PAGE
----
John Jagerson Interview Follow-Up (4/4/12)

Back in January I was privileged to be granted an interview with currency/investment analyst John Jagerson.  He’s the first and only person I’ve interviewed whose livelihood depends on knowing what he’s talking about when it comes to investing.  That interview prompted a lot of discussion and I invited John back recently for a follow up discussion.

Sam: Breitling’s crowd has made some comments about things like “I bet John owns dinar” and “John ignores the fact that the CBI says it wants the IQD valued at $1”. How do you respond?

John: First – I get people asking me if I really own a bunch of dinar but I am not sure why. I think they are just incapable of believing that anyone wouldn’t be a believer in some kind of mythical RV. But really I have no idea why people ask me that so often. I can say that I don’t own dinar, haven’t owned any in the past, and don’t plan to in the future.

I don’t think I have much to say about the claim that the CBI wants the dinar to be equal to a dollar. I haven’t seen any official statements from the CBI about that. There is no link provided or anything in that response to my interview with you so I couldn’t give any comment about it but it sounds pretty fishy to me. I have seen stuff like that appear on message boards (usually sent to me as “proof” that the dinar is going to RV) but they are always quoting un-named sources at the CBI.

For instance I saw an article kind of like that recently in that quoted “a source” at the CBI saying that the goal is to get the dinar to a rate of 1-1 with the dollar after dropping 3 zeros from the currency. So what? Lets just assume that the source was real and that the CBI really does want to do that. It means they will redenominate the dinar (no gains for anyone there) to be worth 1.17 to the dollar or so and then try to push the currency another 14% against the dollar? Any currency could move that much against the dollar in 2012 and you wouldn’t have to pay a 20% spread.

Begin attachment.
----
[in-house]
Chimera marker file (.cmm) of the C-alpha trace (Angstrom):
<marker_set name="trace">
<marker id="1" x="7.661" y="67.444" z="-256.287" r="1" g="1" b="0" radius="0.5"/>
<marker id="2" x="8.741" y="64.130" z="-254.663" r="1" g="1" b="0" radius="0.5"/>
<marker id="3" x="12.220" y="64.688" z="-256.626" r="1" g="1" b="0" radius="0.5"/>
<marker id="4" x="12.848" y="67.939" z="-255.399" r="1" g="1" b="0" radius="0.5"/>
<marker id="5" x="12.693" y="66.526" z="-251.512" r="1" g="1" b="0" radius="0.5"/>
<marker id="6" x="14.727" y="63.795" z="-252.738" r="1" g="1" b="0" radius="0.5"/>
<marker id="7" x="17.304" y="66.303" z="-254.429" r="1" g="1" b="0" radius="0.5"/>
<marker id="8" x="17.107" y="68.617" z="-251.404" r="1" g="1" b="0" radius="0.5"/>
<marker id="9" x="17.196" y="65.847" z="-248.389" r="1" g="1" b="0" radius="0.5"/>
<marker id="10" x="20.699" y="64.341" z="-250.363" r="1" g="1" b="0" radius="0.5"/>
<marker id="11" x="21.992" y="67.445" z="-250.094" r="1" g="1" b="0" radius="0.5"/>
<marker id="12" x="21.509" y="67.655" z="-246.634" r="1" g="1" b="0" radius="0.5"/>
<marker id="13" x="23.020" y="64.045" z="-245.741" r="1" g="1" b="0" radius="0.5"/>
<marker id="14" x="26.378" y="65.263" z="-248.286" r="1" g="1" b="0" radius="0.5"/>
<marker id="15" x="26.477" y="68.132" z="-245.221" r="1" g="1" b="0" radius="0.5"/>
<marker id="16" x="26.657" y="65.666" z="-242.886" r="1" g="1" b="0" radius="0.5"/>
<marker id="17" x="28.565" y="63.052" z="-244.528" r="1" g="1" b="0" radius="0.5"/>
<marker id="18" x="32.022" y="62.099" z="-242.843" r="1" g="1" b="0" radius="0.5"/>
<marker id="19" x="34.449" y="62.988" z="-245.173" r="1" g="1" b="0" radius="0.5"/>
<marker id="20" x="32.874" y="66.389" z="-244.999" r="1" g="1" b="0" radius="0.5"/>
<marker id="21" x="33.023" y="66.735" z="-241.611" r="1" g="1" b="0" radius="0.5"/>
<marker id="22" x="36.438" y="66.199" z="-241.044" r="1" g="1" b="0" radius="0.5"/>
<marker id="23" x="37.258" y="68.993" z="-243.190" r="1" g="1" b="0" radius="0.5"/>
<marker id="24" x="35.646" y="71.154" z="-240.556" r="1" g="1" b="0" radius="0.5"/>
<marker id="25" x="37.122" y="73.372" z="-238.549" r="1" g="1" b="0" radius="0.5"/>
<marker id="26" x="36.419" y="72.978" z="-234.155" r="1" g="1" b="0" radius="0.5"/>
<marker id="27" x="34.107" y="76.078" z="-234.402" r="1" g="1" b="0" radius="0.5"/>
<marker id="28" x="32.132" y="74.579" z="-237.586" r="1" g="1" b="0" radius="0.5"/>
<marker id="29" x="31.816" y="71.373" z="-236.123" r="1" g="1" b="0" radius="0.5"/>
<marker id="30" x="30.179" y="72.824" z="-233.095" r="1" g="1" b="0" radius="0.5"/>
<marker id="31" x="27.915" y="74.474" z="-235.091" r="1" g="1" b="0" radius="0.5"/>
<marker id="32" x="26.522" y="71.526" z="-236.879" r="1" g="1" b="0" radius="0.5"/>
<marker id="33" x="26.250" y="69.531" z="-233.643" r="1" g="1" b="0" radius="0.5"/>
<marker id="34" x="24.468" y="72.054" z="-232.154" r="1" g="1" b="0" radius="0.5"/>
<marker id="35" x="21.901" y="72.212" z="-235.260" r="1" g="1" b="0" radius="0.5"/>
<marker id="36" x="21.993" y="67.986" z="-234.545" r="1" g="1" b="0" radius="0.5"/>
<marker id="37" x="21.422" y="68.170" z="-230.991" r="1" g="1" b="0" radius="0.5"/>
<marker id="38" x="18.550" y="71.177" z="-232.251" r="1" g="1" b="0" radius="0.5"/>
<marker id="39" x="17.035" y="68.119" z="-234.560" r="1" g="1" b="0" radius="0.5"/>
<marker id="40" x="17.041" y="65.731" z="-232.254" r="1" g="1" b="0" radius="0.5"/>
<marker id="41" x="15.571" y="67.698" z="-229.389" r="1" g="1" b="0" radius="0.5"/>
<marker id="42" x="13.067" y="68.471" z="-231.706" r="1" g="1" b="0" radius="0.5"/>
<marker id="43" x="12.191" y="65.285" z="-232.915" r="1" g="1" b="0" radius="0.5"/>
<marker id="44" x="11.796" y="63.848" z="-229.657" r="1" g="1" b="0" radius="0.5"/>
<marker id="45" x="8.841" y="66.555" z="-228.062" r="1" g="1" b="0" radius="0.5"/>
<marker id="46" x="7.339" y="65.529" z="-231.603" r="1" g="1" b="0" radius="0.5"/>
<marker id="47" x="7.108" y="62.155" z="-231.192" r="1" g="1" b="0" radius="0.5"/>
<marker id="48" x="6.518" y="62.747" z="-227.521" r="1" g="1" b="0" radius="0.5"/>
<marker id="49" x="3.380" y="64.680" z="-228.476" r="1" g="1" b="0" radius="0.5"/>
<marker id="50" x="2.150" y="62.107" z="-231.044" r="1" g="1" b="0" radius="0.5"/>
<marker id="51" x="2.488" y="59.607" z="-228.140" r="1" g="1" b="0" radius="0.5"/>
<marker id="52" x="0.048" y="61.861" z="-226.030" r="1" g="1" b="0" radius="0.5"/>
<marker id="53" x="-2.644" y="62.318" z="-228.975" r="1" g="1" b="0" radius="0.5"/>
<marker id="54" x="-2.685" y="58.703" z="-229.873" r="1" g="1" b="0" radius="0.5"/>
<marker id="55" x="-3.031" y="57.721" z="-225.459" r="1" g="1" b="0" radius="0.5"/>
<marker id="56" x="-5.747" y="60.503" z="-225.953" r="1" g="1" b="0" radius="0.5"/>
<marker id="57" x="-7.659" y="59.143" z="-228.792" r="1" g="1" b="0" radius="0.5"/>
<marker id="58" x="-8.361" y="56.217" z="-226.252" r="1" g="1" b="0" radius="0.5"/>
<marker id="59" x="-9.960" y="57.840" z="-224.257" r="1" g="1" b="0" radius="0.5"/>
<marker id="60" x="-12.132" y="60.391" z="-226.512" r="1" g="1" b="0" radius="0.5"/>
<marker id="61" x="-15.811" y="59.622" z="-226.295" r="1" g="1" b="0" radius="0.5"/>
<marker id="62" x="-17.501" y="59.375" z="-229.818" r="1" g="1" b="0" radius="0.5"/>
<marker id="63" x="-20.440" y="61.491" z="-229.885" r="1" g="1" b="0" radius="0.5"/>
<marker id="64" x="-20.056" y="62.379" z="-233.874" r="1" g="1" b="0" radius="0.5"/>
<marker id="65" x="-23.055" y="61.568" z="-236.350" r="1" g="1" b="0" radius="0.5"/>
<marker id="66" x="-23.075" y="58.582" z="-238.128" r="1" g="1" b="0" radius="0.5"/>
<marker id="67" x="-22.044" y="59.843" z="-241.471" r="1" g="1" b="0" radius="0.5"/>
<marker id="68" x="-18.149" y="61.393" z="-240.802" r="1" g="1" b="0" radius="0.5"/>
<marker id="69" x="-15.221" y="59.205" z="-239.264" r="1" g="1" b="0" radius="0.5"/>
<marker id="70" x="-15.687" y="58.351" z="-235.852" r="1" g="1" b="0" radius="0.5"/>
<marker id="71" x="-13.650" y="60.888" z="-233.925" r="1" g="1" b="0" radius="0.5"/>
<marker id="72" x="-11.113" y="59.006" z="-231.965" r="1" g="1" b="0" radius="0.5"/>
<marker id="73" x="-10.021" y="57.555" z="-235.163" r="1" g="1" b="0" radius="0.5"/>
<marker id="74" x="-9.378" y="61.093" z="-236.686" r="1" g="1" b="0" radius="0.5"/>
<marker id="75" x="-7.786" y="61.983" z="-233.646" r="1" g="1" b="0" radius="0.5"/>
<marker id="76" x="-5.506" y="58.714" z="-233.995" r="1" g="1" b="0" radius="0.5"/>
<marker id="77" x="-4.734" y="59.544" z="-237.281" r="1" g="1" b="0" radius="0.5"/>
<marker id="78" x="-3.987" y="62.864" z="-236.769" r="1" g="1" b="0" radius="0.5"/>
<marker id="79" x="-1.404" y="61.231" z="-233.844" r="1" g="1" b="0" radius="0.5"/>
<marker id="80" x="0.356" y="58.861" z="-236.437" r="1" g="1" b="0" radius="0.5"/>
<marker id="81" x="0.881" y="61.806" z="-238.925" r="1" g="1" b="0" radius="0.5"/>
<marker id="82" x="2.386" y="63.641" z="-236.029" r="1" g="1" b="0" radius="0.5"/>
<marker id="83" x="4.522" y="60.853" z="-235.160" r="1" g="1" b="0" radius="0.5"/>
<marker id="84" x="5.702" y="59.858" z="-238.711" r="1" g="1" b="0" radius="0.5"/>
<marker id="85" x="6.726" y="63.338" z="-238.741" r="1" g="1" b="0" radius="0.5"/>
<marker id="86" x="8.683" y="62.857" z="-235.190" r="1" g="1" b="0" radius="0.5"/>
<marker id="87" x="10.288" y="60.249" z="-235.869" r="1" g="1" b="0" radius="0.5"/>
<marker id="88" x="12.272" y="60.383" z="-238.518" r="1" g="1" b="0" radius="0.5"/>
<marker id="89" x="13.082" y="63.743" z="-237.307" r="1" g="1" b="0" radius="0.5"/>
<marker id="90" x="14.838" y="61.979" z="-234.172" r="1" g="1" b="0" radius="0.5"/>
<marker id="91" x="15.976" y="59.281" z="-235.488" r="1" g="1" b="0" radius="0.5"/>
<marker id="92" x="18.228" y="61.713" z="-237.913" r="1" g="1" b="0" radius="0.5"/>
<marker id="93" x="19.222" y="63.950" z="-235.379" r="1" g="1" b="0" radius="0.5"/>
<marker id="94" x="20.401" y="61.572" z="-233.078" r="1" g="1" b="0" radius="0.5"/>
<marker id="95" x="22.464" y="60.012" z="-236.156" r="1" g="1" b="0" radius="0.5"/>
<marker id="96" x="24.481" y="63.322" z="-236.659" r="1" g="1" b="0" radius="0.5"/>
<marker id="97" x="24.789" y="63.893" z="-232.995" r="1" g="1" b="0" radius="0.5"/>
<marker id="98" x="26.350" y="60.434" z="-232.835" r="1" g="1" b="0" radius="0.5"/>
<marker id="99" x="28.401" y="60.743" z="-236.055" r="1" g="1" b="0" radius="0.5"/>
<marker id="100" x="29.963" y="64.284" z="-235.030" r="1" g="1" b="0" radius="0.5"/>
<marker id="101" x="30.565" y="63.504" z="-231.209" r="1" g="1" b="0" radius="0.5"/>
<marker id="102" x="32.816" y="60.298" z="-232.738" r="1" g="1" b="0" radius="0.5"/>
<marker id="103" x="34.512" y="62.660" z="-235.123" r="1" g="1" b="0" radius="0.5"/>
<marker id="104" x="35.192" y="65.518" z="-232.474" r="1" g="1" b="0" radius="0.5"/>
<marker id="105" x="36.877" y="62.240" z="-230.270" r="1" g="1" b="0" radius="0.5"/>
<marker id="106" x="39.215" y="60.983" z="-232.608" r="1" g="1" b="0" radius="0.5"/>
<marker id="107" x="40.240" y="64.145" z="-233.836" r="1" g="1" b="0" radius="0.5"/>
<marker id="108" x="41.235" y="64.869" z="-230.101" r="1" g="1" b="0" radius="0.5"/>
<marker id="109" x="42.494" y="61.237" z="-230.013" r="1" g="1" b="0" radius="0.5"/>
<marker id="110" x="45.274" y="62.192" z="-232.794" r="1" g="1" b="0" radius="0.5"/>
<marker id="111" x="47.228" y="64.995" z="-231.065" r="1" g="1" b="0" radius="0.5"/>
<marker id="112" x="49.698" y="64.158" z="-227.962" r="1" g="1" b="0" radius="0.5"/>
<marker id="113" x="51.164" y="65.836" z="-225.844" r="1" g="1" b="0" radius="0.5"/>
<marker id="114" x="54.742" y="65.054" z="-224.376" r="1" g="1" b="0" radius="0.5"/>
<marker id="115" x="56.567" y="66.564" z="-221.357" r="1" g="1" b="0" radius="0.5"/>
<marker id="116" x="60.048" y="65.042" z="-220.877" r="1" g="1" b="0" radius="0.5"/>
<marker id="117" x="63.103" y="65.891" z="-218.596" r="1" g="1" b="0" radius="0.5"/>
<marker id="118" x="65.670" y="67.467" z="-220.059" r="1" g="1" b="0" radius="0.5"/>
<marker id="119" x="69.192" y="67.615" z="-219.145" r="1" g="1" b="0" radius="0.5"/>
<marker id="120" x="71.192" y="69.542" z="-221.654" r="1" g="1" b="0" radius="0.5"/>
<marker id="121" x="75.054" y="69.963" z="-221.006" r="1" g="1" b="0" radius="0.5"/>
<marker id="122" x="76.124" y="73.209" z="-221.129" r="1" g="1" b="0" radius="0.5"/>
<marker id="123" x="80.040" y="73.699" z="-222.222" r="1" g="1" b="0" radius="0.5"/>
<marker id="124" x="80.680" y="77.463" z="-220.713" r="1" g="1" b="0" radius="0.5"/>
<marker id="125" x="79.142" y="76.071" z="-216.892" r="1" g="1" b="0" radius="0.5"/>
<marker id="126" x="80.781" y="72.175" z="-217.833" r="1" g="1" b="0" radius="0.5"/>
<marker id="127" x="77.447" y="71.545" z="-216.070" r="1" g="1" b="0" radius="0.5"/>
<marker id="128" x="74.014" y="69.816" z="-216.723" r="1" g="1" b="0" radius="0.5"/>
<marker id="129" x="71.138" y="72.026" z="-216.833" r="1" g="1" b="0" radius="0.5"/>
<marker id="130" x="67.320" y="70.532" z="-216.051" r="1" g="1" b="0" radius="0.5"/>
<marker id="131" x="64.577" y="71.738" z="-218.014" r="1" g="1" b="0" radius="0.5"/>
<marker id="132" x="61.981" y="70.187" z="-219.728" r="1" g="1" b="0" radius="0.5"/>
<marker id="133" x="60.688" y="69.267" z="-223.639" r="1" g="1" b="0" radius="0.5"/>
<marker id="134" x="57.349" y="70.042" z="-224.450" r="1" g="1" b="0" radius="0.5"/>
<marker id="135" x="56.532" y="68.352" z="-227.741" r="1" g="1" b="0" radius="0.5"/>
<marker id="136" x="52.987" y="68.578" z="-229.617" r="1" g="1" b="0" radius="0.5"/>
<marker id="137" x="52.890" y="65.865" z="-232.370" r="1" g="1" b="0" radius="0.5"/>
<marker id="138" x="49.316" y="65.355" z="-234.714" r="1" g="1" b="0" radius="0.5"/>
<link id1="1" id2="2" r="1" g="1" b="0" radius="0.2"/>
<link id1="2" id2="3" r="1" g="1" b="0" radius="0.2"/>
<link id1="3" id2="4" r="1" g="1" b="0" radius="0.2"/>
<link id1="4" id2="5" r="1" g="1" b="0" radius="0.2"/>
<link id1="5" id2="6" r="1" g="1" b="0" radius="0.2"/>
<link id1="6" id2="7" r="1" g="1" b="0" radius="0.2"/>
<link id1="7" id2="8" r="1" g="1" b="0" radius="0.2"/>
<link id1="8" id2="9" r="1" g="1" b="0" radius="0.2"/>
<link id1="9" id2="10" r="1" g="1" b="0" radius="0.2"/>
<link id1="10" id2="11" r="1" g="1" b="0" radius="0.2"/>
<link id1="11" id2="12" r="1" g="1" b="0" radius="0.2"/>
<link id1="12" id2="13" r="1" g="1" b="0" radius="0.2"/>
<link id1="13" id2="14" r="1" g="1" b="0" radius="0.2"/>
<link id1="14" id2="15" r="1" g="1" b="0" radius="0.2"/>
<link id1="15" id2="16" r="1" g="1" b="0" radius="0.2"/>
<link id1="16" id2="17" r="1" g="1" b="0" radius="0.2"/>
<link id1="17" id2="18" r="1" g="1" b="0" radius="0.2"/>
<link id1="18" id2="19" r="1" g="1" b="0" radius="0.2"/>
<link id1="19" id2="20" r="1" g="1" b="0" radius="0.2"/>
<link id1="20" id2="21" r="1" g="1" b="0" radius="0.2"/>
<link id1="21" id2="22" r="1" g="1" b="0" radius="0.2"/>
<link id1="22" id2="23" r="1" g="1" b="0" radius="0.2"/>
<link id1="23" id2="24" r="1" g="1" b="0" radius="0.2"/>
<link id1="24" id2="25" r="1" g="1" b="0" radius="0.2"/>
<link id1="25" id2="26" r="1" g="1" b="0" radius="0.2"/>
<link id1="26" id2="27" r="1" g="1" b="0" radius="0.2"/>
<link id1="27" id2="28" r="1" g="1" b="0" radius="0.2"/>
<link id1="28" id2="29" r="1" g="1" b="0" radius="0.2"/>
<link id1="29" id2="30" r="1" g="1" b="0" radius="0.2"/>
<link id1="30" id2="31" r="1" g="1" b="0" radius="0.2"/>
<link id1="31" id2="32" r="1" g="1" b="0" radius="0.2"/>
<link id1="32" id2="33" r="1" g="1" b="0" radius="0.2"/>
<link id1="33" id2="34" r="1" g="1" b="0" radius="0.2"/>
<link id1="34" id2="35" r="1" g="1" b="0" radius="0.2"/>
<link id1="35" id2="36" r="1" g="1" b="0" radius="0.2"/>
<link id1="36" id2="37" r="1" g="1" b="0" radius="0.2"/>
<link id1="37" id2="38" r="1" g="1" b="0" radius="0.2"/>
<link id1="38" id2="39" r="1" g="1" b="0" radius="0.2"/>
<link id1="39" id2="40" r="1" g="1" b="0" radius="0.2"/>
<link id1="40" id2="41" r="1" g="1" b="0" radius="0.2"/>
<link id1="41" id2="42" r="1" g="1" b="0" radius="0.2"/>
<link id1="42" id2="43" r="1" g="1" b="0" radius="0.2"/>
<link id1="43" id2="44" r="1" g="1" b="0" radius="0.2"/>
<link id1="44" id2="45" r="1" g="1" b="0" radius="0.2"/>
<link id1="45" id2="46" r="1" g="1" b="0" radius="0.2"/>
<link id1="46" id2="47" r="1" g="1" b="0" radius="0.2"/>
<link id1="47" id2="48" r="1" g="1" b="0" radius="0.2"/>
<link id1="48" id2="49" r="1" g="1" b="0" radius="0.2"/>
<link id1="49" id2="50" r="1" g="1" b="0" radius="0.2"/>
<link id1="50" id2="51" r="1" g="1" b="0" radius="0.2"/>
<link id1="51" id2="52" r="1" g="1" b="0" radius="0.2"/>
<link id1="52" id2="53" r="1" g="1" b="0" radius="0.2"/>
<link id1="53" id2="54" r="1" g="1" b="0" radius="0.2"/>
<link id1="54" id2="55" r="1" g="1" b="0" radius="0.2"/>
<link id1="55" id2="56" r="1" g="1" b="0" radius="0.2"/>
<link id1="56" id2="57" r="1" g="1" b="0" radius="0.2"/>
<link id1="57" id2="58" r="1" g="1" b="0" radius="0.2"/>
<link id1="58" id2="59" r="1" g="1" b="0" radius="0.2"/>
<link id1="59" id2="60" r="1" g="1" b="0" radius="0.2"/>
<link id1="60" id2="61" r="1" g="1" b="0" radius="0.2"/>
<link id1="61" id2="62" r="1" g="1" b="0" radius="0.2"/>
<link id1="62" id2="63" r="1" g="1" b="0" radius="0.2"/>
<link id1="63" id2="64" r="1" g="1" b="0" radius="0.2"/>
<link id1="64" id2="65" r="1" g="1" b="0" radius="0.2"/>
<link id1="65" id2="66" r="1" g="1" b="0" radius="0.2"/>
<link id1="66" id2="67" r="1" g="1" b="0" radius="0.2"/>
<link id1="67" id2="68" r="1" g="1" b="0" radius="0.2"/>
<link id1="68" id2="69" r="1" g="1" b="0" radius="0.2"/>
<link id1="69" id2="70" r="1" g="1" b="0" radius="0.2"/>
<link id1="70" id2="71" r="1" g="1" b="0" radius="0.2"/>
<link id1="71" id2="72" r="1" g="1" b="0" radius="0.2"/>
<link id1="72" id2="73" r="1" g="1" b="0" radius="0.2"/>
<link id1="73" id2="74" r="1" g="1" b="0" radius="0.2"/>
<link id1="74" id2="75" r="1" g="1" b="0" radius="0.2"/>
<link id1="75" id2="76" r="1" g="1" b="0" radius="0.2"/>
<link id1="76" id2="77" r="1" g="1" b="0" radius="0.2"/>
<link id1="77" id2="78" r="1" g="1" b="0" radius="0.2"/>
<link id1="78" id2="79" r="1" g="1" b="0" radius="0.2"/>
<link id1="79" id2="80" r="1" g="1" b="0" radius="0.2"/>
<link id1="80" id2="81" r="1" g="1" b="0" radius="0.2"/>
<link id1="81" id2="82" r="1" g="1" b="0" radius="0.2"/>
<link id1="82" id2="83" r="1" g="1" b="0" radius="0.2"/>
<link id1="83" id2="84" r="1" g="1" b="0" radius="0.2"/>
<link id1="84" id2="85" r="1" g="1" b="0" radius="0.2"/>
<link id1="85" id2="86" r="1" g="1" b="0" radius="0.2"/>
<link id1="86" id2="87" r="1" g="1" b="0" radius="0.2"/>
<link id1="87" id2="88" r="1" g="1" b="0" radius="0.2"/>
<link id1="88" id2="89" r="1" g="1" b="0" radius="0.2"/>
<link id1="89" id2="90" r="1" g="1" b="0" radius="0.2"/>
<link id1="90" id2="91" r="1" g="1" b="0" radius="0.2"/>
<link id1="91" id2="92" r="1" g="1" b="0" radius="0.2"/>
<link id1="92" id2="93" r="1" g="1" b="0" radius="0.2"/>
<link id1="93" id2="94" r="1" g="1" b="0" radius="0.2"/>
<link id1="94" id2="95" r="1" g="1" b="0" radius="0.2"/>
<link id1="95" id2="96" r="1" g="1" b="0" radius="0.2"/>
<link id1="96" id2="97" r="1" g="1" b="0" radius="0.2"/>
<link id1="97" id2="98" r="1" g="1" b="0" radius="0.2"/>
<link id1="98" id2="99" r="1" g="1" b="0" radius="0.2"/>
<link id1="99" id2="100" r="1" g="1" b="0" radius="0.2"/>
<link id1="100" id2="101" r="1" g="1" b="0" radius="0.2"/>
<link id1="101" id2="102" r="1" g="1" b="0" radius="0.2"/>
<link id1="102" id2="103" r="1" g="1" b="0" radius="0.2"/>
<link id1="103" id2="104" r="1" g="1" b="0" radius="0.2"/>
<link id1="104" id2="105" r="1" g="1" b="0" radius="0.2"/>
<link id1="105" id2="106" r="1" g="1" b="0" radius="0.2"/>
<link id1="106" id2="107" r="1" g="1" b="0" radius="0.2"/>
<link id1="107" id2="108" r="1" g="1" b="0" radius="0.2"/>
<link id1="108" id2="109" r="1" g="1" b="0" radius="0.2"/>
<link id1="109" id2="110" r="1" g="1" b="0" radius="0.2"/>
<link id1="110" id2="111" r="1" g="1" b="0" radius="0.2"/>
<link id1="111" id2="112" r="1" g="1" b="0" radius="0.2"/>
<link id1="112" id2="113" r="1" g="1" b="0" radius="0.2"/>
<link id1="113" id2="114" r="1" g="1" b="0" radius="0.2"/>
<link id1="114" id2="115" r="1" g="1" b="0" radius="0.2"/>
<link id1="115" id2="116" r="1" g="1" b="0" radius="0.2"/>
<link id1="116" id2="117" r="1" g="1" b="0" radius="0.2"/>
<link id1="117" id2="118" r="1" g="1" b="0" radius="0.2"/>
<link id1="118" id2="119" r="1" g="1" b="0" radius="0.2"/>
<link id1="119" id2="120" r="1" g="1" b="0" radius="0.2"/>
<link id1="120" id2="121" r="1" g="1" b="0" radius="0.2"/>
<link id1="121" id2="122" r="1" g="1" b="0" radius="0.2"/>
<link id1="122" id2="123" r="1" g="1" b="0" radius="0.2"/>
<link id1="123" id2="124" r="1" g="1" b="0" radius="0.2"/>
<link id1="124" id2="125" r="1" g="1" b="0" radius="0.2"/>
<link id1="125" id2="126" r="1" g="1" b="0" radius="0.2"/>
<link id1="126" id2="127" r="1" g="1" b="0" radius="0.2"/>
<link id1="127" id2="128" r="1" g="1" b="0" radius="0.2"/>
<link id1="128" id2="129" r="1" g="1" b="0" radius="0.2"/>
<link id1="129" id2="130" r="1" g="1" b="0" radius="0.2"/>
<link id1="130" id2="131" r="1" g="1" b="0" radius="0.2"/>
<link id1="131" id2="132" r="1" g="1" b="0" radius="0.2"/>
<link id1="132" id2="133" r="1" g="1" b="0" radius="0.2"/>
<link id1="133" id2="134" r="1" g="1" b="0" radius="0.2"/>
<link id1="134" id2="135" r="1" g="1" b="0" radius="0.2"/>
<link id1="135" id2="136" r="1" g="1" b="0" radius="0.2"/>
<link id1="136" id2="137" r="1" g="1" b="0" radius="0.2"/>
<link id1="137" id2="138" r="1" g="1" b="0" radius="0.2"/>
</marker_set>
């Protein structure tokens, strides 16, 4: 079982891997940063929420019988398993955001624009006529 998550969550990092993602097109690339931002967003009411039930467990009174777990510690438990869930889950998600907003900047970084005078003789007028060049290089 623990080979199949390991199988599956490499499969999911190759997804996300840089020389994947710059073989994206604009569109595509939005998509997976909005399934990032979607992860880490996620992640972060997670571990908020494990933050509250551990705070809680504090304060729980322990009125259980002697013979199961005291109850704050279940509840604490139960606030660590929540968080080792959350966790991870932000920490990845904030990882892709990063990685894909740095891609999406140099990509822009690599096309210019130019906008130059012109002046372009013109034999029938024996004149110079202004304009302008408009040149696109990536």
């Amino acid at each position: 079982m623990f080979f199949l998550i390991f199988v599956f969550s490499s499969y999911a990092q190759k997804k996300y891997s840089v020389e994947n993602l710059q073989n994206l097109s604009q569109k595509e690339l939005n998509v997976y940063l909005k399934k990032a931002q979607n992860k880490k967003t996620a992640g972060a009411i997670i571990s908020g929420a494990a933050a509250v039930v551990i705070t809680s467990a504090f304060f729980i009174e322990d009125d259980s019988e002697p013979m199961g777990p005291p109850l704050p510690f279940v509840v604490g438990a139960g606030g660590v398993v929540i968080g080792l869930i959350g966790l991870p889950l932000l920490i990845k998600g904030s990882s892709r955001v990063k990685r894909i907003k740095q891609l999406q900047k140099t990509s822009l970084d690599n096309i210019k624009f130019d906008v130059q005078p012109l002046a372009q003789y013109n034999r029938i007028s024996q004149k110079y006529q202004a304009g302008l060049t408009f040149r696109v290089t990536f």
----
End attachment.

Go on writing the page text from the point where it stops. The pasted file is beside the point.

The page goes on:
But – let me defer a little bit on this one and I will admit that just because I haven’t seen an official statement from the CBI doesn’t mean one doesn’t exist. If such a statement exists on the CBI’s website, lets take a look at it and discuss its implications. I would love to see a link to something that doesn’t go to a rumors news site, YouTube, or a message board.

Sam: What’s with the church connection – Babylon rising and all of that?

John: I get comments and letters quite a bit from people who got sucked into the dinar-vortex through their pastor or some other connection at church. First, I should mention that I am not picking on anyone’s religion. People can believe whatever their conscience dictates, but close-knit church organizations can also be a breeding ground for scams because members trust each other and don’t recognize the “wolf” in their midst.

The bible is full of references to a strong Babylon in the ‘last days’. You can find them in Isaiah, Jeremiah and Revelations. I will leave this to the religious to decide whether these references actually refer to a physical Babylon (Iraq) located in the same place or just general wickedness among modern nations. The idea promoted by the scammers is that if Babylon rises and the end is near (both very big assumptions) then why not profit by buying their currency (the dinar I guess).

This argument can be very persuasive because it builds on very strongly held religious beliefs. In other words the scammers are trying to make a logical connection between the truthfulness of biblical prophecy and the legitimacy of the dinar as an investment opportunity. However, this is actually a logical fallacy called a non-sequitur. In other words the argument’s conclusion does not follow from its premises.

Whether biblical prophecy is true (or even being interpreted correctly) is moot and is actually just a poorly disguised version of the “currencies = stocks” argument. Whether Iraq is the biblical Babylon or not doesn’t matter. The question investors should be asking themselves is whether a currency appreciates in value when an economy grows? If they will look at that argument objectively they will find that this does not follow. Most quickly growing economies have weakening currencies and those few that have had the opposite have tried to slow the growth as much as possible.

My assertion here should be easy to refute. Find an economy that is growing quickly with an appreciating currency over the last 30 years. There will be periodic spikes but even when it does happen we are talking about a few percentage points – nothing like what dinar investors are expecting and it almost never happens in the long term.